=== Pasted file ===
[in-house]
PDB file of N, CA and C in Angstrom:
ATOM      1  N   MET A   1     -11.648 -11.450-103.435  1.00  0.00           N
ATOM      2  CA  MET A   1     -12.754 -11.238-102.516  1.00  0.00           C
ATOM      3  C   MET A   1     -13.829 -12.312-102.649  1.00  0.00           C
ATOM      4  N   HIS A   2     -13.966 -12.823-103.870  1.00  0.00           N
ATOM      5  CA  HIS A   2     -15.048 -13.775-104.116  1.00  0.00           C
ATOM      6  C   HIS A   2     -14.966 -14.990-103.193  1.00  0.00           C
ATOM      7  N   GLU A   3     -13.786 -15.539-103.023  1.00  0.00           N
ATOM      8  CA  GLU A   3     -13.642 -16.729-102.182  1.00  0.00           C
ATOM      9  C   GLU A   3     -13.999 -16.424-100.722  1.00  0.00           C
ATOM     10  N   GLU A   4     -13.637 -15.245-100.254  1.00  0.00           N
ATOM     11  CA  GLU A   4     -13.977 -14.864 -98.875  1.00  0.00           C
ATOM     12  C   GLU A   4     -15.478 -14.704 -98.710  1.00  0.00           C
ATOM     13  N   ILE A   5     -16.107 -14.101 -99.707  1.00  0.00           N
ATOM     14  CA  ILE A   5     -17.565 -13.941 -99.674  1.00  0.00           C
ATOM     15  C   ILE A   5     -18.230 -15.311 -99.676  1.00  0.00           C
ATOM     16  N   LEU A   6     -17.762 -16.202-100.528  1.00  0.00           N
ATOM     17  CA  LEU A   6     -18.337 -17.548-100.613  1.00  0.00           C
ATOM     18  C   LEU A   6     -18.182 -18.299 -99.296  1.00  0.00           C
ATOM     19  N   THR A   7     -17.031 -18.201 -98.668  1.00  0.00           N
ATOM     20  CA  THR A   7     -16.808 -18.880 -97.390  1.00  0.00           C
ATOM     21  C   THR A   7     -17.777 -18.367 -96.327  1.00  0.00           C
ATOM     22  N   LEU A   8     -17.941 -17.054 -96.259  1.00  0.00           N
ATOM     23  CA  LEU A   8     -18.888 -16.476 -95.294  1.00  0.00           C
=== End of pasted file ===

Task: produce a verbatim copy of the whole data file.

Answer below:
[in-house]
PDB file of N, CA and C in Angstrom:
ATOM      1  N   MET A   1     -11.648 -11.450-103.435  1.00  0.00           N
ATOM      2  CA  MET A   1     -12.754 -11.238-102.516  1.00  0.00           C
ATOM      3  C   MET A   1     -13.829 -12.312-102.649  1.00  0.00           C
ATOM      4  N   HIS A   2     -13.966 -12.823-103.870  1.00  0.00           N
ATOM      5  CA  HIS A   2     -15.048 -13.775-104.116  1.00  0.00           C
ATOM      6  C   HIS A   2     -14.966 -14.990-103.193  1.00  0.00           C
ATOM      7  N   GLU A   3     -13.786 -15.539-103.023  1.00  0.00           N
ATOM      8  CA  GLU A   3     -13.642 -16.729-102.182  1.00  0.00           C
ATOM      9  C   GLU A   3     -13.999 -16.424-100.722  1.00  0.00           C
ATOM     10  N   GLU A   4     -13.637 -15.245-100.254  1.00  0.00           N
ATOM     11  CA  GLU A   4     -13.977 -14.864 -98.875  1.00  0.00           C
ATOM     12  C   GLU A   4     -15.478 -14.704 -98.710  1.00  0.00           C
ATOM     13  N   ILE A   5     -16.107 -14.101 -99.707  1.00  0.00           N
ATOM     14  CA  ILE A   5     -17.565 -13.941 -99.674  1.00  0.00           C
ATOM     15  C   ILE A   5     -18.230 -15.311 -99.676  1.00  0.00           C
ATOM     16  N   LEU A   6     -17.762 -16.202-100.528  1.00  0.00           N
ATOM     17  CA  LEU A   6     -18.337 -17.548-100.613  1.00  0.00           C
ATOM     18  C   LEU A   6     -18.182 -18.299 -99.296  1.00  0.00           C
ATOM     19  N   THR A   7     -17.031 -18.201 -98.668  1.00  0.00           N
ATOM     20  CA  THR A   7     -16.808 -18.880 -97.390  1.00  0.00           C
ATOM     21  C   THR A   7     -17.777 -18.367 -96.327  1.00  0.00           C
ATOM     22  N   LEU A   8     -17.941 -17.054 -96.259  1.00  0.00           N
ATOM     23  CA  LEU A   8     -18.888 -16.476 -95.294  1.00  0.00           C